Ryan M. Calo, A Hybrid Conception of Privacy Harm
Comment by: Siva Vaidhynathan
Workshop draft abstract:
What counts as a “privacy harm,” particularly? Today’s thought leaders offer two popular but widely disparate accounts. On one view—espoused by Richard Parker, Richard Posner, and many others—a privacy harm must involve the literal unwanted sensing of visual or other information by a human being. Although in respects attractive, this account could exclude everything from the notorious Panopticon (which works precisely because mere uncertainty of observation modifies behavior) to the bulk of contemporary data-mining.
Another leading view, however, may go too far: Dan Solove’s influential “taxonomy of privacy” admits of sixteen, loosely related subcategories of privacy-implicating conduct. These are selected on the basis of what practices any of the right sorts of authorities—“laws, cases, constitutions, guidelines, and other sources”—have chosen over the years to associate with the term “privacy.” Solove’s framework includes Jeremy Bentham’s design, but arguably covers a broad range of activities better described in terms of coercion or nuisance.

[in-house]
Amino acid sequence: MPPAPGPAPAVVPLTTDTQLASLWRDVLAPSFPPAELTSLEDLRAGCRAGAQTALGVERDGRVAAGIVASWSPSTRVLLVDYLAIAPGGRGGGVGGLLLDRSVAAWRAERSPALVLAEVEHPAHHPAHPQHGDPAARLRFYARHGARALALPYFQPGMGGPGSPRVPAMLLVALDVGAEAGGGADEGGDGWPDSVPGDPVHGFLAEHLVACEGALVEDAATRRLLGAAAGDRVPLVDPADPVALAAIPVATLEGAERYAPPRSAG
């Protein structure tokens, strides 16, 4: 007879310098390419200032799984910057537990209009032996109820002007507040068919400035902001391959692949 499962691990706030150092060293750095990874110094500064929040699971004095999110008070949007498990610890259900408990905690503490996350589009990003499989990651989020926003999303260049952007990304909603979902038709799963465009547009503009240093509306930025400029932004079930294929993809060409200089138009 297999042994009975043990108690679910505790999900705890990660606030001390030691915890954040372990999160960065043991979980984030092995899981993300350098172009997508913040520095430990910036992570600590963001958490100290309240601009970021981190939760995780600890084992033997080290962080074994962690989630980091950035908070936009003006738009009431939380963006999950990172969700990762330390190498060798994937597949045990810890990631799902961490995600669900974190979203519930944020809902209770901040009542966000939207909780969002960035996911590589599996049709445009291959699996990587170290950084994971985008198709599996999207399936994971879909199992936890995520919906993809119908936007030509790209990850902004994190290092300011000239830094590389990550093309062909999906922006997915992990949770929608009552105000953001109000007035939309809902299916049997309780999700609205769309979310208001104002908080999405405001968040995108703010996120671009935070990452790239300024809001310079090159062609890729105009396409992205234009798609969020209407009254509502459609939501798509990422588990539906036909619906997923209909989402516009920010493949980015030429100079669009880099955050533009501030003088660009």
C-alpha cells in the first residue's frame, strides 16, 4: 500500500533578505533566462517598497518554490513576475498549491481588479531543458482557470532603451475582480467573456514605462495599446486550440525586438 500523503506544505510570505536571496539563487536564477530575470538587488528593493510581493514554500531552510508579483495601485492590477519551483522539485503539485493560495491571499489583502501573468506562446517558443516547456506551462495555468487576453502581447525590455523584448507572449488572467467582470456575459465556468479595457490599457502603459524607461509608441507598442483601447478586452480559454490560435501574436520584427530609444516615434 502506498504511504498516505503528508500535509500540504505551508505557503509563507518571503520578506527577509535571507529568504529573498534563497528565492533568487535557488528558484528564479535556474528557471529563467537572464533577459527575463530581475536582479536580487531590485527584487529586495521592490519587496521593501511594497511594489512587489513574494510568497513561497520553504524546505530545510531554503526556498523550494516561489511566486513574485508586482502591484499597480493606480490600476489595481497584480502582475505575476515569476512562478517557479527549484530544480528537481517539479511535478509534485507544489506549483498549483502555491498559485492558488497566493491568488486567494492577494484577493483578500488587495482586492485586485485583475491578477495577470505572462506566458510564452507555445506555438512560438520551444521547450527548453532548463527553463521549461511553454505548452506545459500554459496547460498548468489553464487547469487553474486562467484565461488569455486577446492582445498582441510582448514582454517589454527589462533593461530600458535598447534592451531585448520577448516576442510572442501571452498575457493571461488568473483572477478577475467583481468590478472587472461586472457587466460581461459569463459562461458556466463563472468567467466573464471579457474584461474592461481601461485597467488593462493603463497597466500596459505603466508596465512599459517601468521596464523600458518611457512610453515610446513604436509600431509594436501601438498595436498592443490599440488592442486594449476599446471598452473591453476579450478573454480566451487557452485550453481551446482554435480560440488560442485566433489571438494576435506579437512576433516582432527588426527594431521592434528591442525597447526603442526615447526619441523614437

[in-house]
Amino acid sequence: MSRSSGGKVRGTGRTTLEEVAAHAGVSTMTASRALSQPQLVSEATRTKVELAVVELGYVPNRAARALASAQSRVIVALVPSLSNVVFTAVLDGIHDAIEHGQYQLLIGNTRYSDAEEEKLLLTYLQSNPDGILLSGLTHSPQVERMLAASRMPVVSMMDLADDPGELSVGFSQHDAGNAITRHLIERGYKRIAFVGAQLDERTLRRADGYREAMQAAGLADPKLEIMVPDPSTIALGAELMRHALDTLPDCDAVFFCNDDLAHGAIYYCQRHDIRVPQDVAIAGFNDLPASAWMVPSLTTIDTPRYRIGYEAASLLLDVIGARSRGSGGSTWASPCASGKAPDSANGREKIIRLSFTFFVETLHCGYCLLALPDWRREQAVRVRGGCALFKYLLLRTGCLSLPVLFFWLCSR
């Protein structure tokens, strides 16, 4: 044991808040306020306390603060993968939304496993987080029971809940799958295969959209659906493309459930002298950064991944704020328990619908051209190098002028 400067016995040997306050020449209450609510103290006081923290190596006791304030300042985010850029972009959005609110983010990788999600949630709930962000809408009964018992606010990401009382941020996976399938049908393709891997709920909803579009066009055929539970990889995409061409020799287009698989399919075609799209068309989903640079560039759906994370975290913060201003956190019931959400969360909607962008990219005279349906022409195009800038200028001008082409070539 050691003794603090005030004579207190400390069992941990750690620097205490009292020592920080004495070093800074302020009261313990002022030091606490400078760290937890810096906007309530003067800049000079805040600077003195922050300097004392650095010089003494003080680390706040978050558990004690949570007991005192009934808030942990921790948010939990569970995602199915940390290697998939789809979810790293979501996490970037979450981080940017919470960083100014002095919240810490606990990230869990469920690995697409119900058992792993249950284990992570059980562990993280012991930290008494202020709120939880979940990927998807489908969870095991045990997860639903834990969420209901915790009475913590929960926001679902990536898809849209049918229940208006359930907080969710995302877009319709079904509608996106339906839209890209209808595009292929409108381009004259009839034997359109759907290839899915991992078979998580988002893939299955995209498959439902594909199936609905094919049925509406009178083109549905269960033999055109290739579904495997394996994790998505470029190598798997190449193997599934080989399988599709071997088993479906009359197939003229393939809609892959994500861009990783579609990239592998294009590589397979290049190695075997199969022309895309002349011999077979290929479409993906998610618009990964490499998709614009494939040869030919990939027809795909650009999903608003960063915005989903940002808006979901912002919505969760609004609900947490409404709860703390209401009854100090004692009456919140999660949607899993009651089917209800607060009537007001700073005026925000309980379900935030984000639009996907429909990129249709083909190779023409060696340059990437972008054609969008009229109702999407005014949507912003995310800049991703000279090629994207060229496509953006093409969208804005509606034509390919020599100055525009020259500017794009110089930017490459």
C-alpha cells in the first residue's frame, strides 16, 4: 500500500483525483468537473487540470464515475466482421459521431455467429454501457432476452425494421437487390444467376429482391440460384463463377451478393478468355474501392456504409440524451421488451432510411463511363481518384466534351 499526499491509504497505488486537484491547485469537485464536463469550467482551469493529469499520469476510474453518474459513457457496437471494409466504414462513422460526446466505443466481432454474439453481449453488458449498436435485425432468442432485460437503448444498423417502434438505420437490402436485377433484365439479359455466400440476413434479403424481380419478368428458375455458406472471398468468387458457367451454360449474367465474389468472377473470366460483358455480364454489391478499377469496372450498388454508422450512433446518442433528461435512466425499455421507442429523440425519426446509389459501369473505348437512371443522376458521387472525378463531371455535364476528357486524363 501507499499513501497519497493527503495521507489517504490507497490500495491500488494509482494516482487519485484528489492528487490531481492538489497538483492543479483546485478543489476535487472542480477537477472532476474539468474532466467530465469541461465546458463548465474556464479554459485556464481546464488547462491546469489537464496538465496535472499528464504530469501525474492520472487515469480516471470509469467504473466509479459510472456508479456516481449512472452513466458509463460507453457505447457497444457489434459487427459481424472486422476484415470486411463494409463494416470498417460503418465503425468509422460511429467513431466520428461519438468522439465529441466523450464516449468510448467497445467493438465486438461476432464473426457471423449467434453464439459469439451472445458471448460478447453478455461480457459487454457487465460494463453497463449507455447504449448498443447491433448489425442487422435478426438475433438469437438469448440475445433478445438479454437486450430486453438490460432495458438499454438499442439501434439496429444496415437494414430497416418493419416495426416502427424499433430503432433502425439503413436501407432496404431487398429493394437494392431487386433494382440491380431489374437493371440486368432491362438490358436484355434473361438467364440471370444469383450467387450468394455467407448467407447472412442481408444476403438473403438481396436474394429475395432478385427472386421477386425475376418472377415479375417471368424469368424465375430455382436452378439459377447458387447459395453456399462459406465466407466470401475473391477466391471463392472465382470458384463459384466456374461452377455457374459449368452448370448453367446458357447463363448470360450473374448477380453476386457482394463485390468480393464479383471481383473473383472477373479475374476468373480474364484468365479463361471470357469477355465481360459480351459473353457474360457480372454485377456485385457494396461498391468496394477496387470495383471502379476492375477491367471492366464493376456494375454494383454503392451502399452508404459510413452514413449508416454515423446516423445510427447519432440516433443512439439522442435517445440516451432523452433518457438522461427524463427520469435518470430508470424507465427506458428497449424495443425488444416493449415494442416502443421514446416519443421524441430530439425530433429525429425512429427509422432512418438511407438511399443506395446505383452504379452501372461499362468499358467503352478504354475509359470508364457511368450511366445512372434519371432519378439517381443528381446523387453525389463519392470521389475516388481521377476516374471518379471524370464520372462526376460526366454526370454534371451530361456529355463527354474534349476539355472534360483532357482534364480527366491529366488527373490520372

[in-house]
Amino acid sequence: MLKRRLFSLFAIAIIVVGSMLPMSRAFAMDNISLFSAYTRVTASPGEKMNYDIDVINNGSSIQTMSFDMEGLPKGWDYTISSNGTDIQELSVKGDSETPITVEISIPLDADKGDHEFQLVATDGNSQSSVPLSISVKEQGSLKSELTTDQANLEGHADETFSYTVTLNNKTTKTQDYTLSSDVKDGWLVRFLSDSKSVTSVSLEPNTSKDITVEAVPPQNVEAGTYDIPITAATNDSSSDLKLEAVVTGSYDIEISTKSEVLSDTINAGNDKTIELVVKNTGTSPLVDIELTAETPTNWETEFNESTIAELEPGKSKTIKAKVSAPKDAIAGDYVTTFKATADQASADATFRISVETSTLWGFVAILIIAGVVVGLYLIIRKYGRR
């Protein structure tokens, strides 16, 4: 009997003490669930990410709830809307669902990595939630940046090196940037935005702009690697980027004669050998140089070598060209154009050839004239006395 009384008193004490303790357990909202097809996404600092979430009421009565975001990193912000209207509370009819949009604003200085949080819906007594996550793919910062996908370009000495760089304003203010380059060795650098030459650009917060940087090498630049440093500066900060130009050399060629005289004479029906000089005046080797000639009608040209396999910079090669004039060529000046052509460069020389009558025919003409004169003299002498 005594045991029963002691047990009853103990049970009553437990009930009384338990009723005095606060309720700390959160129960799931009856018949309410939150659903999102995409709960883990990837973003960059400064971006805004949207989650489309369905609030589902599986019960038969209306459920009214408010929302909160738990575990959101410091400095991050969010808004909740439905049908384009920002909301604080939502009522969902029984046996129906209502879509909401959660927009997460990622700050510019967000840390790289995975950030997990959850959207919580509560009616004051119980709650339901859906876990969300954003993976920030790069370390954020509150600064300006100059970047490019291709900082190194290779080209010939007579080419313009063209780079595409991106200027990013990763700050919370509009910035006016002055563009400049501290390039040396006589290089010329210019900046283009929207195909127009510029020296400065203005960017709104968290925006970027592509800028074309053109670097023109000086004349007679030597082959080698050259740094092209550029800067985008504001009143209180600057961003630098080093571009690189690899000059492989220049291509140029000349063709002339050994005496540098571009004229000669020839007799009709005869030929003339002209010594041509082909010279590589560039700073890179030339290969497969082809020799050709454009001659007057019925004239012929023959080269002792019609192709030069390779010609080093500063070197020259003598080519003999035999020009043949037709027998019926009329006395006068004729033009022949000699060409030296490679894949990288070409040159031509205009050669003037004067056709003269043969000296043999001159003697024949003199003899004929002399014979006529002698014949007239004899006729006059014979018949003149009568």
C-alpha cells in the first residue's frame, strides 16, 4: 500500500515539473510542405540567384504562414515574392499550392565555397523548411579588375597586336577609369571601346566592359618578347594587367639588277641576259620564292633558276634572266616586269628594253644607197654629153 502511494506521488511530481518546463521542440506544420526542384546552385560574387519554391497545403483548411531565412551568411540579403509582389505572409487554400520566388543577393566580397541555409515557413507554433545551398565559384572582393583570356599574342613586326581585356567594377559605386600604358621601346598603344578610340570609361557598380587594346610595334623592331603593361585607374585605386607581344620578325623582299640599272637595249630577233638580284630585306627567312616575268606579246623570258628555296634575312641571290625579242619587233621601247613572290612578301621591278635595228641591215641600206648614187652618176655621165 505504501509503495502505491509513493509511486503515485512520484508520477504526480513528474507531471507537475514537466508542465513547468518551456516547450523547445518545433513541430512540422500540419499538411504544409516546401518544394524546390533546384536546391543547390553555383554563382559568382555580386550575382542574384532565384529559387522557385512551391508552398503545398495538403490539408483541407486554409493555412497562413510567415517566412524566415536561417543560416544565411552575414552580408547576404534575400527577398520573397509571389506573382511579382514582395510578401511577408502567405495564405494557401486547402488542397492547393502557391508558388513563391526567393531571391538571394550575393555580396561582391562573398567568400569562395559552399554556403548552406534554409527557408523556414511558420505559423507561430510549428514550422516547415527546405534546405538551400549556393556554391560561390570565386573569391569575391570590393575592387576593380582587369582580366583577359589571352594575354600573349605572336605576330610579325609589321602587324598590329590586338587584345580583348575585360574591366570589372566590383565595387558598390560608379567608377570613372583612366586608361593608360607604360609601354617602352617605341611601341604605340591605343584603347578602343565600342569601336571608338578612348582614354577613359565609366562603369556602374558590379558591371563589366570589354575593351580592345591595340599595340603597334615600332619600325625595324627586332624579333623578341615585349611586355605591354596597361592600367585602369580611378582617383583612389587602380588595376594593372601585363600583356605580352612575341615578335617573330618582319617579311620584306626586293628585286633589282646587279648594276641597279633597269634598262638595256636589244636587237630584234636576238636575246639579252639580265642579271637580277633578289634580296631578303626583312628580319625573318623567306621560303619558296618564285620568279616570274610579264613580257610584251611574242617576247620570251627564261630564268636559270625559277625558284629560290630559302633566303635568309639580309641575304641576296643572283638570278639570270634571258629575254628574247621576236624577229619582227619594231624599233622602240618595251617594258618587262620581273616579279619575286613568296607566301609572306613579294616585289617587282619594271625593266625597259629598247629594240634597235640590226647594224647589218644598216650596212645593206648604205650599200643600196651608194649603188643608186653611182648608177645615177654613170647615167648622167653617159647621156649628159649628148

This essay proposes a third way to think about privacy harm that incorporates the most promising elements of two influential accounts. Specifically, the essay argues that privacy harm involves either (1) the unwanted perception of observation or (2) the use of information without the subject’s consent to justify an adverse action. This approach captures the intuition that privacy is basically about observation, but also embraces the many situations in which no actual observation by a person need occur in order to cause a privacy harm. The essay then walks through a series of thought experiments to defend its approach from anticipated critiques.